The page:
Frederick W. Smith, the founder and chief executive of FedEx, in New York in May 12, 2005. Fifty years after he founded the company, Frederick Smith announced on Monday, March 28, 2022, that he would be stepping down as FedEx’s chief executive in June. (Marilynn K. Yee/The New York Times)
Fifty years after he founded the company, Frederick Smith announced Monday that he would step down as FedEx’s CEO in June.
Raj Subramaniam, the current president and chief operating officer, will succeed Smith, according to a news release from FedEx.
“FedEx has changed the world by connecting people and possibilities for the last 50 years,” Smith said, in a statement posted to the company’s website. “As we look toward what’s next, I have a great sense of satisfaction.”
A former Marine officer who served two tours of duty in Vietnam, Smith came up with the idea for FedEx from a term paper he wrote in 1965 while he was an undergraduate at Yale University. The paper, which explained how companies could deliver items faster
if they changed their shipping strategies, was given a C grade because Smith’s professor didn’t think the strategy was viable, according to Entrepreneur magazine.
In its first 26 months of business, the company lost $29 million. Smith has recounted how he was able to keep the company afloat with money he won by gambling in Las Vegas. In one story told in a memoir by a former FedEx executive, Robert Frock, Smith took the company’s last $5,000 to Vegas, and brought back winnings of $27,000 — money that allowed FedEx to pay a fuel bill and keep the company afloat.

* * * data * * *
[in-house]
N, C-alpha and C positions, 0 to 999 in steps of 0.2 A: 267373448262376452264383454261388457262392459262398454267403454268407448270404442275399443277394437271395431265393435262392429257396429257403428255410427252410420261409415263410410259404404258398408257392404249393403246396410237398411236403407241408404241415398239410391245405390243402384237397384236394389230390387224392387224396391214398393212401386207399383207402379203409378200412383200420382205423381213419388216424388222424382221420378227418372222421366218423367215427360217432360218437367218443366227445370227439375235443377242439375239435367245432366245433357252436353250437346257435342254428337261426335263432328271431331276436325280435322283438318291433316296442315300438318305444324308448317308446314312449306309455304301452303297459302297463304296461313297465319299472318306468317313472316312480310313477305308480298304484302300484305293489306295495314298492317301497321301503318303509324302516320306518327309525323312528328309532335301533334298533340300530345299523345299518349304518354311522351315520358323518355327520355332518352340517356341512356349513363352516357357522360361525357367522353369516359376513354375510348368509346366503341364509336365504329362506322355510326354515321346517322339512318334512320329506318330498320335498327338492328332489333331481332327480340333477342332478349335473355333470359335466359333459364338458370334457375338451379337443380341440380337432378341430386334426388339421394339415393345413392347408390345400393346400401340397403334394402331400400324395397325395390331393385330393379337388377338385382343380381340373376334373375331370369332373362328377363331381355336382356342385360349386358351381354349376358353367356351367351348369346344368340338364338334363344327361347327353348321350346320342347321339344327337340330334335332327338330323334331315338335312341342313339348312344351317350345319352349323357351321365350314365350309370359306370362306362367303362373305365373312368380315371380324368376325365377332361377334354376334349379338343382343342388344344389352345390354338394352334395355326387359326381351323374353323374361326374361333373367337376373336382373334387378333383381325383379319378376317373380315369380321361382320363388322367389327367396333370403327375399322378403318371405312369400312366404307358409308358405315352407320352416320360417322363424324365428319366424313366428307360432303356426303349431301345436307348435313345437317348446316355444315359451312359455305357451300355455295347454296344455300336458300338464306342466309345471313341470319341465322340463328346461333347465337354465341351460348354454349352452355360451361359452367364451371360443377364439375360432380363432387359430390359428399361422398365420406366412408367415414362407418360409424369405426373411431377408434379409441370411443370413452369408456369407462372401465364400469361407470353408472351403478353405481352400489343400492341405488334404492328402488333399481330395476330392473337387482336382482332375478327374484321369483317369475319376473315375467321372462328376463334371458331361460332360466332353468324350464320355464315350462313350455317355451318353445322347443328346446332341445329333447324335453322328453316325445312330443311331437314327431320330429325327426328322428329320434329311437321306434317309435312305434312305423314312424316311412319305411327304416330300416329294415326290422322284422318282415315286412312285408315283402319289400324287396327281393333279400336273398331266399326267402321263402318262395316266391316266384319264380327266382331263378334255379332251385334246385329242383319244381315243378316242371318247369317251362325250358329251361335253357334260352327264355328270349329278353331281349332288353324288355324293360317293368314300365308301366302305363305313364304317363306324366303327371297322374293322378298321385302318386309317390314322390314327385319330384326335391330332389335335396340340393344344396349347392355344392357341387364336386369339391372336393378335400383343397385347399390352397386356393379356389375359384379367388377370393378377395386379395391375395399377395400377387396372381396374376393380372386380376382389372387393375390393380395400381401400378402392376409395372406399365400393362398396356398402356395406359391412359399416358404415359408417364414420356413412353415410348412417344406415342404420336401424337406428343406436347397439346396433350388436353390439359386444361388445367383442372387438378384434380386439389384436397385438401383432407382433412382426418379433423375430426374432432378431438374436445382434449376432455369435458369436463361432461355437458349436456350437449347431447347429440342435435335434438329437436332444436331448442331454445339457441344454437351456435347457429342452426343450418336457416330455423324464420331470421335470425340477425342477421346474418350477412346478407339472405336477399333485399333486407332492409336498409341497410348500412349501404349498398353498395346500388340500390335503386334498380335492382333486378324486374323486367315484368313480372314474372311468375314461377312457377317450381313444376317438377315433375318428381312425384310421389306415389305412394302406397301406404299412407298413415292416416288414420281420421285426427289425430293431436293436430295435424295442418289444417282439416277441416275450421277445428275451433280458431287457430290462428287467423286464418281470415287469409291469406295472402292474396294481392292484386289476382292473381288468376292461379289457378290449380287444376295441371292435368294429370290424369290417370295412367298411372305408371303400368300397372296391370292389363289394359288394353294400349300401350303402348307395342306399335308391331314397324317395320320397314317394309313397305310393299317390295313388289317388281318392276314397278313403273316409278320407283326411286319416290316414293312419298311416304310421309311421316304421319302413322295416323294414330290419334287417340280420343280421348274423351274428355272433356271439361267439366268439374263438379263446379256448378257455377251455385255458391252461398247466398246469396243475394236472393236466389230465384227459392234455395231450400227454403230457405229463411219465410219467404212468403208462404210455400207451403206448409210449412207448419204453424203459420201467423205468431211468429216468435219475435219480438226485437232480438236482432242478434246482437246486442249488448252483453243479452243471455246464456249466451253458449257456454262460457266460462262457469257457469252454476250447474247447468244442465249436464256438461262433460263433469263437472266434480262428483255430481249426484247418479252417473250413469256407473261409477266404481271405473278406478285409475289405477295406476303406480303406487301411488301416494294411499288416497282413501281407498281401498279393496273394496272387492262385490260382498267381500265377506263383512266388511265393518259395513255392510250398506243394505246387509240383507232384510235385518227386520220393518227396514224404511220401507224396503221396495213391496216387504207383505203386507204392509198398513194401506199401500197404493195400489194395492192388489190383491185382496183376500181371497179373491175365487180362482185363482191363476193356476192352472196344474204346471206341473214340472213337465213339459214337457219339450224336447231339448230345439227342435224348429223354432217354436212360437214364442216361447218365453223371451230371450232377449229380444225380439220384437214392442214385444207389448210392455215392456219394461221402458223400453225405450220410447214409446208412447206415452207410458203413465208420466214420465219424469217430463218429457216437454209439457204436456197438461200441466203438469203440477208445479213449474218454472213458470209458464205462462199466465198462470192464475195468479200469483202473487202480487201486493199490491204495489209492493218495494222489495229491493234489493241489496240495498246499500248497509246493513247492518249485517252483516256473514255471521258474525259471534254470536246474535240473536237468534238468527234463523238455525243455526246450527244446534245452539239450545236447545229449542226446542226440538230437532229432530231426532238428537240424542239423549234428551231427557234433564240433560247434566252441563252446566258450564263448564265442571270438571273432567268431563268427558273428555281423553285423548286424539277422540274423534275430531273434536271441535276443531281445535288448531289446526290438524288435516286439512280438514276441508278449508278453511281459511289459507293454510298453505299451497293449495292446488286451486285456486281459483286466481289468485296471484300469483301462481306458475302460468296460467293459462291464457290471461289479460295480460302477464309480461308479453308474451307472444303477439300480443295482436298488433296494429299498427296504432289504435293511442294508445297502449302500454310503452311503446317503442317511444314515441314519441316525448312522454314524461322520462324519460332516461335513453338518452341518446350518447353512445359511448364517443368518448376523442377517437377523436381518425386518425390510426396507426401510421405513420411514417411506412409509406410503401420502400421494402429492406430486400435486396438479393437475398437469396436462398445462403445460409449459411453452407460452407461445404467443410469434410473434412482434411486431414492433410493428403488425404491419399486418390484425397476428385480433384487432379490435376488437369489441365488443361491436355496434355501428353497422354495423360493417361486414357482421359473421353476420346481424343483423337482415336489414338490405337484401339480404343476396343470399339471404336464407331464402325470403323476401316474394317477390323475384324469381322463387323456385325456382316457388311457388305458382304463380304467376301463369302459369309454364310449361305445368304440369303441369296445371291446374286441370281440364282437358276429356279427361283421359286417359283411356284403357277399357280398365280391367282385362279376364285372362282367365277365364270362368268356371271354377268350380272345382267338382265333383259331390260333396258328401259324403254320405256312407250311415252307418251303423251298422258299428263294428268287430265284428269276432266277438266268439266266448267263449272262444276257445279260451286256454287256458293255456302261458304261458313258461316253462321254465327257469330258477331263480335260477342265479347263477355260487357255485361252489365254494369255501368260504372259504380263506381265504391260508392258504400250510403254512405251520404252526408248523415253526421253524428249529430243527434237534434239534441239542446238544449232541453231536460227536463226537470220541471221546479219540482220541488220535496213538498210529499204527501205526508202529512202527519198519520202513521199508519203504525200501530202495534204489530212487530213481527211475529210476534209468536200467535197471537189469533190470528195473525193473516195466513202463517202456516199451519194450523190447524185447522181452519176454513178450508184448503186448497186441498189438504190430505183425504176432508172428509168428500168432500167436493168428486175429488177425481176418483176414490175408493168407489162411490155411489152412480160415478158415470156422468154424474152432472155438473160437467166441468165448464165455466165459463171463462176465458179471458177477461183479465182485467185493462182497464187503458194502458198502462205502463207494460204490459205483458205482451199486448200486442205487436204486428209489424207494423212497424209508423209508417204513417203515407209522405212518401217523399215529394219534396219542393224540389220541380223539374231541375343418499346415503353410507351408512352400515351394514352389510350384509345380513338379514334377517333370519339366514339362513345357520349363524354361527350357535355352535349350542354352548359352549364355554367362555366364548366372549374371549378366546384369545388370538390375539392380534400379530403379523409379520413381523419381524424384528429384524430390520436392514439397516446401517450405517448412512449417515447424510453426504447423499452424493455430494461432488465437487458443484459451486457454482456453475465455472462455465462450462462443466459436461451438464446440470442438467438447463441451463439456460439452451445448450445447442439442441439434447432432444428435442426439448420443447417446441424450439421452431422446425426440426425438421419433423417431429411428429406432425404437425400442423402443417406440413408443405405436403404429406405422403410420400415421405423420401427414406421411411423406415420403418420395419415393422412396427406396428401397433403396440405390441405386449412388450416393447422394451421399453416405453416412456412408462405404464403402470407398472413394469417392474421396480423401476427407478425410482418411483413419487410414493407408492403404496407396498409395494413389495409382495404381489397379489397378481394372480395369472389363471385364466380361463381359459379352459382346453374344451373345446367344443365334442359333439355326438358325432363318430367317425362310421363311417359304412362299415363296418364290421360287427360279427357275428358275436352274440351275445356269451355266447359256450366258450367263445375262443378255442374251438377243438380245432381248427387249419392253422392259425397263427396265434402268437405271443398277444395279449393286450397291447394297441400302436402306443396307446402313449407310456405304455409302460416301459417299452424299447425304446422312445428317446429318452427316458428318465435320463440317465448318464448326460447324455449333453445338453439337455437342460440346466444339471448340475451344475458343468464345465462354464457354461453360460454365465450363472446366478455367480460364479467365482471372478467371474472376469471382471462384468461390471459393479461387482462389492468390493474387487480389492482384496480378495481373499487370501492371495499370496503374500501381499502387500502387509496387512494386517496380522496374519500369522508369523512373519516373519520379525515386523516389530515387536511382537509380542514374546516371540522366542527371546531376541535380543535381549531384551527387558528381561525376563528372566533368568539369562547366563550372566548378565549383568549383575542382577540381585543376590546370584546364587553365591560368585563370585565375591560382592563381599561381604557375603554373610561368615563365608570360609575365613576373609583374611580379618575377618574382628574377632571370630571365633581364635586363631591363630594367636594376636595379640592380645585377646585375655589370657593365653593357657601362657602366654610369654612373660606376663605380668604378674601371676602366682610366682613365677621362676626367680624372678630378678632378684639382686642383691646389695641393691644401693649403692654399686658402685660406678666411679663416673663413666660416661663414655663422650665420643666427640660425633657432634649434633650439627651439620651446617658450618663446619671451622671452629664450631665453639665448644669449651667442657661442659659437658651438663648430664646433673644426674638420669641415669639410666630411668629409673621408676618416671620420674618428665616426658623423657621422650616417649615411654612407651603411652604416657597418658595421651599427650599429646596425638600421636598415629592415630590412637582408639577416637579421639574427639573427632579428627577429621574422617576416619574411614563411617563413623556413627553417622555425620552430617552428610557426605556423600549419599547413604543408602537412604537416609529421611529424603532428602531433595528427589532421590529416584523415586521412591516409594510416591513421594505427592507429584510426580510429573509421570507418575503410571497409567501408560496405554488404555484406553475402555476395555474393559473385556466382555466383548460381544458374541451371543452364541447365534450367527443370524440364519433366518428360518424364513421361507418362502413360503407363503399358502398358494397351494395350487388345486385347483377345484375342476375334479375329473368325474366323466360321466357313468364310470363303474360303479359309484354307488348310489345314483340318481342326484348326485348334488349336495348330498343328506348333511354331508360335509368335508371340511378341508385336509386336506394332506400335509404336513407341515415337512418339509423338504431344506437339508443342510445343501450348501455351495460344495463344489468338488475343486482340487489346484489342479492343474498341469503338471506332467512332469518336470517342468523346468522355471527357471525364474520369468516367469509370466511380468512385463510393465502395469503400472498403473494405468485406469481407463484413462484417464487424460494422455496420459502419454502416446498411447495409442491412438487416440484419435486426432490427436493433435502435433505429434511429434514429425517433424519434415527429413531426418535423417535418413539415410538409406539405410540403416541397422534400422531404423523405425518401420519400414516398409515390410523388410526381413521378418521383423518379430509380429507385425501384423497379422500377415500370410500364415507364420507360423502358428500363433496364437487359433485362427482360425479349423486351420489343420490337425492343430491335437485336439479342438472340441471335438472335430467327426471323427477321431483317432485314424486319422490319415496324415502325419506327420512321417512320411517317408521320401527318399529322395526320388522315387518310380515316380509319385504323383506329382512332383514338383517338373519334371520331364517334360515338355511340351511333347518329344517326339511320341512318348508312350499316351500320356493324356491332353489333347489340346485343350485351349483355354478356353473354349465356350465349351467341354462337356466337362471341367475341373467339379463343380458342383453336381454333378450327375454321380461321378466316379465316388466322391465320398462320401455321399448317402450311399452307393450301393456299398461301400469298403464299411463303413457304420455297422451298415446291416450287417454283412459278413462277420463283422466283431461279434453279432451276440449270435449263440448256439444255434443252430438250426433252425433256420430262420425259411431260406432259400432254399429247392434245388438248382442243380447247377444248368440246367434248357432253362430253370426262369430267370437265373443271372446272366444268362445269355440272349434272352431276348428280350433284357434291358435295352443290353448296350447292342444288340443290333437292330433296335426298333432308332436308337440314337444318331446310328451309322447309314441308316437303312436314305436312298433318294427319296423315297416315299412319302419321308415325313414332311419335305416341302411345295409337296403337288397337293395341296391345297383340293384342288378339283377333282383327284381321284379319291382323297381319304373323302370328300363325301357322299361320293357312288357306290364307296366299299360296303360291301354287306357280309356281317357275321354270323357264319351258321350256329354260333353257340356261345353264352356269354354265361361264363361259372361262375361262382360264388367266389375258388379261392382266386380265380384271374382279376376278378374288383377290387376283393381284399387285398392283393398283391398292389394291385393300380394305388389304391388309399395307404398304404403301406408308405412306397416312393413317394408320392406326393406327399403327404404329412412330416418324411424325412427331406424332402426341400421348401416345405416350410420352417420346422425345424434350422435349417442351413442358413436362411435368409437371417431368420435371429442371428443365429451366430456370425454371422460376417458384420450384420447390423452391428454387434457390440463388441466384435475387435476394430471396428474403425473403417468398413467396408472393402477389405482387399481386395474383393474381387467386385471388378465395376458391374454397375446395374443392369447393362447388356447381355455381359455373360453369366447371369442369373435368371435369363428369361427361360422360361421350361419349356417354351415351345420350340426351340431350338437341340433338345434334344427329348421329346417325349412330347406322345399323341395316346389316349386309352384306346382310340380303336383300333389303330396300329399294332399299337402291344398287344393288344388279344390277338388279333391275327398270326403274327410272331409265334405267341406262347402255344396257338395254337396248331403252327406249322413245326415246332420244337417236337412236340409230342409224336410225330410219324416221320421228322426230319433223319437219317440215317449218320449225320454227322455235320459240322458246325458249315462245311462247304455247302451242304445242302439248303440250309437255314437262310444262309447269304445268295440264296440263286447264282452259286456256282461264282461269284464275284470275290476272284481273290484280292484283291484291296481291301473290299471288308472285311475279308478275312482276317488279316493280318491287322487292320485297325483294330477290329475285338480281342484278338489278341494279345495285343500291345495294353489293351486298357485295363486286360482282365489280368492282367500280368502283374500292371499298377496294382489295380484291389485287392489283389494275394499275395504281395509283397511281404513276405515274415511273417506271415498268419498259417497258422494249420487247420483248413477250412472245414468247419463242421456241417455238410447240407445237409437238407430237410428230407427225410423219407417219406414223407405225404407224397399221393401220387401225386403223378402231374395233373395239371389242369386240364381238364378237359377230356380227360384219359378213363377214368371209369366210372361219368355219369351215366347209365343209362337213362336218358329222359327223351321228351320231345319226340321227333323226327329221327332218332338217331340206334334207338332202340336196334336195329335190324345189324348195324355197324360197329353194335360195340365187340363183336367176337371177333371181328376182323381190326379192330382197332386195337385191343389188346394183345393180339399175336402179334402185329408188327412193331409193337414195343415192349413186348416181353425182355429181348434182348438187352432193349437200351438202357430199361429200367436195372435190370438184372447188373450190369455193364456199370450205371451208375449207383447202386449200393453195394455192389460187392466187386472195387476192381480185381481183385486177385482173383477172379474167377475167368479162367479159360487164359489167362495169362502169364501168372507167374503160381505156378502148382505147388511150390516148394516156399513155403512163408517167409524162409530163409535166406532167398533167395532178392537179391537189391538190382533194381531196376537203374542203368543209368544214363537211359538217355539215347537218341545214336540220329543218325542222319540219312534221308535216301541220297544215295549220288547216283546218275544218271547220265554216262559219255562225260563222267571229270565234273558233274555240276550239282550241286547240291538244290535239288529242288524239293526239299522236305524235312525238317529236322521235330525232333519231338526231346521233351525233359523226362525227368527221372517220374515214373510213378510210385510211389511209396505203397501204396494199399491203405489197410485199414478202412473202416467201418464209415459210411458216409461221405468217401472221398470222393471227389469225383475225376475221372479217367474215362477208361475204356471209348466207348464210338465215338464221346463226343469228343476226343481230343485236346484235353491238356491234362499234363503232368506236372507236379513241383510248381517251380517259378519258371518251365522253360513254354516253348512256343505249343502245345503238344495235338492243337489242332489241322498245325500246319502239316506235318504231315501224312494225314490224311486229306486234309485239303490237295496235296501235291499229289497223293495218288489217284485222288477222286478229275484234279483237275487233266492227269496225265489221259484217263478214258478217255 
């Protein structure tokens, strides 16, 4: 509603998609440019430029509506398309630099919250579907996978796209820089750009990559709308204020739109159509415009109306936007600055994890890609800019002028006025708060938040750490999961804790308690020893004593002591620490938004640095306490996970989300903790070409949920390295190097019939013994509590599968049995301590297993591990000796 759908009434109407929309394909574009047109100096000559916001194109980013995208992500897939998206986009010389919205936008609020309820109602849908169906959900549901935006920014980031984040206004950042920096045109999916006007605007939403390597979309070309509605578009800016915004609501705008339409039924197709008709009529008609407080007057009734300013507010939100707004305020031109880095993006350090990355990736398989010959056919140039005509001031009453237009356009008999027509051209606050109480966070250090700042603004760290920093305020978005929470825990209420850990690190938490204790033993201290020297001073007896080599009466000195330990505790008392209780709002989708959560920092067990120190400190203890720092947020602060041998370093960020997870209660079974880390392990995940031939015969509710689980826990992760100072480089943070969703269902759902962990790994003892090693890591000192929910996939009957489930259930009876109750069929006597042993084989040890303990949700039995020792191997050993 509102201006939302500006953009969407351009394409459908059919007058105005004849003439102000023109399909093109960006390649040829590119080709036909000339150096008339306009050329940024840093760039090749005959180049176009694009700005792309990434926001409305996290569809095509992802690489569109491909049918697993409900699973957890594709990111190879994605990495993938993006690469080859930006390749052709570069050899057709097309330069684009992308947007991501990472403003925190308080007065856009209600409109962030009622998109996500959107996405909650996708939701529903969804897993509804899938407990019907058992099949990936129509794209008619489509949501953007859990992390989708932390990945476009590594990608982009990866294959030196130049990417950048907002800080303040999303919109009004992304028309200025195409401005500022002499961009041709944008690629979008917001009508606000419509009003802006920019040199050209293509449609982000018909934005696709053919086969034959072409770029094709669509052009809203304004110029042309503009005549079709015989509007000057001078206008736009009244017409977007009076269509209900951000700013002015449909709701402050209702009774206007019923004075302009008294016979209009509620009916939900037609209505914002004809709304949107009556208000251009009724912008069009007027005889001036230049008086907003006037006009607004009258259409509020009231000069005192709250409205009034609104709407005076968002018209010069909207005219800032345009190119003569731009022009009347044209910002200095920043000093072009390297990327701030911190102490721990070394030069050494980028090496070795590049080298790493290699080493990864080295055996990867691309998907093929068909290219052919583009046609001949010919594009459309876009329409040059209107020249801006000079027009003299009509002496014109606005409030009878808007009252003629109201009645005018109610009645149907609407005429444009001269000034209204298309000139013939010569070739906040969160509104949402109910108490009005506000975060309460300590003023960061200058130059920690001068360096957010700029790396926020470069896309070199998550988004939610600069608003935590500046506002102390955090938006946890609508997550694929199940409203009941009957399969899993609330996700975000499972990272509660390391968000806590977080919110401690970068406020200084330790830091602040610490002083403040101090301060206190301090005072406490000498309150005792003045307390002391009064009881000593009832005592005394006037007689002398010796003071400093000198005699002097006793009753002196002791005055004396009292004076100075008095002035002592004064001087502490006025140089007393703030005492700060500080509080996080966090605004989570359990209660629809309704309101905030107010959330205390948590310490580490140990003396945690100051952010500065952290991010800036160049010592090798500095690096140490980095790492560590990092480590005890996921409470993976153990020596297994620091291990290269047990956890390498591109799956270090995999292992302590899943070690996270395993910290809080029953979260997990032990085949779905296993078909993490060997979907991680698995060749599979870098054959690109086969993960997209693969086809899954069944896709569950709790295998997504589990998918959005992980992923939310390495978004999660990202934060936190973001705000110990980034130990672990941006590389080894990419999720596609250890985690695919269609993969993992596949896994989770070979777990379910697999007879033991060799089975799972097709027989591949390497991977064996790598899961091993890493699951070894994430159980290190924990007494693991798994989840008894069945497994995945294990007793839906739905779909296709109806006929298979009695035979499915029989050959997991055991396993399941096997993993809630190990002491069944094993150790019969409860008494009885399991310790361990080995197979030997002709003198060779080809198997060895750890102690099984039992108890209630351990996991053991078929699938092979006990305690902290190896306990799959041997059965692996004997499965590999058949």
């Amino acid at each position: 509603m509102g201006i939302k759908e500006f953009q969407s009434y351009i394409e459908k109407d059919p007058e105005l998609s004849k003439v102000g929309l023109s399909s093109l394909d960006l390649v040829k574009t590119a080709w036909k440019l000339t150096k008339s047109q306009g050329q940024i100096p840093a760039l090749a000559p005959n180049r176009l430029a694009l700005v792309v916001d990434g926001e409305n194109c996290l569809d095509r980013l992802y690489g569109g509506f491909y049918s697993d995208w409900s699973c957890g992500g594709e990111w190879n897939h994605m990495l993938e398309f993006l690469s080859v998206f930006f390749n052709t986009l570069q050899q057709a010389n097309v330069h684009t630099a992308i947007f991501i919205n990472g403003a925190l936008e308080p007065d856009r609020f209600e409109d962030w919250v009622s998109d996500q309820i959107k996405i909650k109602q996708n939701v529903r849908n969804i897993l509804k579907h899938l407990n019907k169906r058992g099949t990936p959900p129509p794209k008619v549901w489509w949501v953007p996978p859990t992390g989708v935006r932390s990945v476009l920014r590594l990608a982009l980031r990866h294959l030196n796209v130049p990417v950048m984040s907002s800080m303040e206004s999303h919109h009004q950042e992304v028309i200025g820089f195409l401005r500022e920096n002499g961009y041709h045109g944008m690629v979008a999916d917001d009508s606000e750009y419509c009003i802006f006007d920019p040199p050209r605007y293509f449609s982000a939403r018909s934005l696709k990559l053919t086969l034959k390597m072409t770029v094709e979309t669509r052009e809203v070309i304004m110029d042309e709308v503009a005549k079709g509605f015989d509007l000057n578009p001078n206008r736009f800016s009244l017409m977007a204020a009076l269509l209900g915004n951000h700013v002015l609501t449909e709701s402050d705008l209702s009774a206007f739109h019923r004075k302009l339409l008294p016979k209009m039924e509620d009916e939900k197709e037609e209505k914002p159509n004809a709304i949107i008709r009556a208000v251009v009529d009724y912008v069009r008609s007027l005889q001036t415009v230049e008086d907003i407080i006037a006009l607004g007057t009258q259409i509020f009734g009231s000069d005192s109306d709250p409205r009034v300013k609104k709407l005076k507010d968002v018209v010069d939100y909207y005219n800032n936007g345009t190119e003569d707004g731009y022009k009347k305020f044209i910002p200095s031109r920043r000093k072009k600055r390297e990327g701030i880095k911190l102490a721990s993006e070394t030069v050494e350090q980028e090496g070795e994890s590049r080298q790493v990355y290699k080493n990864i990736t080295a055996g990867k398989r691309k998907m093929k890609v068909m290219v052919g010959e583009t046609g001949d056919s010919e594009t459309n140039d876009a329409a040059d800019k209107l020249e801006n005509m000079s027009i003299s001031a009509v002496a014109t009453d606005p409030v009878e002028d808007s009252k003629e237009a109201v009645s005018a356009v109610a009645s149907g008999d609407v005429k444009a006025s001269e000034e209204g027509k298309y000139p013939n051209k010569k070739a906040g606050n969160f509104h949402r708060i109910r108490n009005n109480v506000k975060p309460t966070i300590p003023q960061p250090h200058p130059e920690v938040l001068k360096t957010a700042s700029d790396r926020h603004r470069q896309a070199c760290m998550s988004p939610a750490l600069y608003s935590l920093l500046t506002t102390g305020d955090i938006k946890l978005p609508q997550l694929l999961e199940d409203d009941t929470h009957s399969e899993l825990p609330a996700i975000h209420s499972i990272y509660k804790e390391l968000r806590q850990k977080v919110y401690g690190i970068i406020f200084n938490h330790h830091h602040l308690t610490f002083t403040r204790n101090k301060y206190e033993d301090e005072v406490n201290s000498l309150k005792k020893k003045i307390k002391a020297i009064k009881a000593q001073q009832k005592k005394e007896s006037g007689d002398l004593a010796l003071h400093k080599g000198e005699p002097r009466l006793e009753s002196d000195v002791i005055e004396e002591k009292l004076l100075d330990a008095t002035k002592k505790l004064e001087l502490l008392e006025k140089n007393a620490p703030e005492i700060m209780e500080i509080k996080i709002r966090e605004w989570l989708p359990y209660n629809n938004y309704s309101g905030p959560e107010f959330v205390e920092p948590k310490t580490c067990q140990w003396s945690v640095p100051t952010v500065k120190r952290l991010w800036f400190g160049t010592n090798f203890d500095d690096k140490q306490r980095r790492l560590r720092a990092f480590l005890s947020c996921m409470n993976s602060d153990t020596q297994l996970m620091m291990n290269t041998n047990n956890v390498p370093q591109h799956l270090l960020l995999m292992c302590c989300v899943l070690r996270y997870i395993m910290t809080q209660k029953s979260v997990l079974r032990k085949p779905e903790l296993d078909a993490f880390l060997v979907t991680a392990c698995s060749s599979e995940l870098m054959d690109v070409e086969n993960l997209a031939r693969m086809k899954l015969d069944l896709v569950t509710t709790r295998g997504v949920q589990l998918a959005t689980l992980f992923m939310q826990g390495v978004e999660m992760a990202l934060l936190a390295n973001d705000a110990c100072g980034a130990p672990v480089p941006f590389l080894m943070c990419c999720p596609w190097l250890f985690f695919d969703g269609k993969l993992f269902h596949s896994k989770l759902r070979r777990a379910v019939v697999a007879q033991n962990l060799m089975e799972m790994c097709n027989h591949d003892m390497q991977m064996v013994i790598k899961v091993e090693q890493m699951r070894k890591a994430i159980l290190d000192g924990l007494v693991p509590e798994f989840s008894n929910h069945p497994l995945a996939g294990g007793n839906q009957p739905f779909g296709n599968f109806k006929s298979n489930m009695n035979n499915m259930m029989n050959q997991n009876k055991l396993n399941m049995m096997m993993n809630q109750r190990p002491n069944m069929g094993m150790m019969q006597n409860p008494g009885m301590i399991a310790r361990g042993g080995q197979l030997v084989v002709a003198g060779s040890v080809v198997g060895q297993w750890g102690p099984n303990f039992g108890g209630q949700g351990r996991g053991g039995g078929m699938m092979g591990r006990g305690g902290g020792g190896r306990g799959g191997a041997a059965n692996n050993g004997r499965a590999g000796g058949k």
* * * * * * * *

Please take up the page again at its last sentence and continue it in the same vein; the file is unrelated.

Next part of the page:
During his decades leading the company, Smith grew FedEx into a billion-dollar business that revolutionized the air transport business. According to FedEx, the company operated 695 aircrafts across 220 countries in 2022 and moves approximately 17 million packages per day. This month, it reported profit of more than $1 billion on $23.6 billion of revenue for the three months ending in February.
Smith was an early advocate of the 2017 tax
cuts advanced by President Donald Trump. The tax cuts allowed FedEx to avoid more than $1.5 billion in taxes, according to a November 2019 article in The New York Times. Following the publication of the article, Smith challenged the publisher and business editor of The Times to a debate. The debate did not occur, and Smith did not point to factual errors in the Times coverage.
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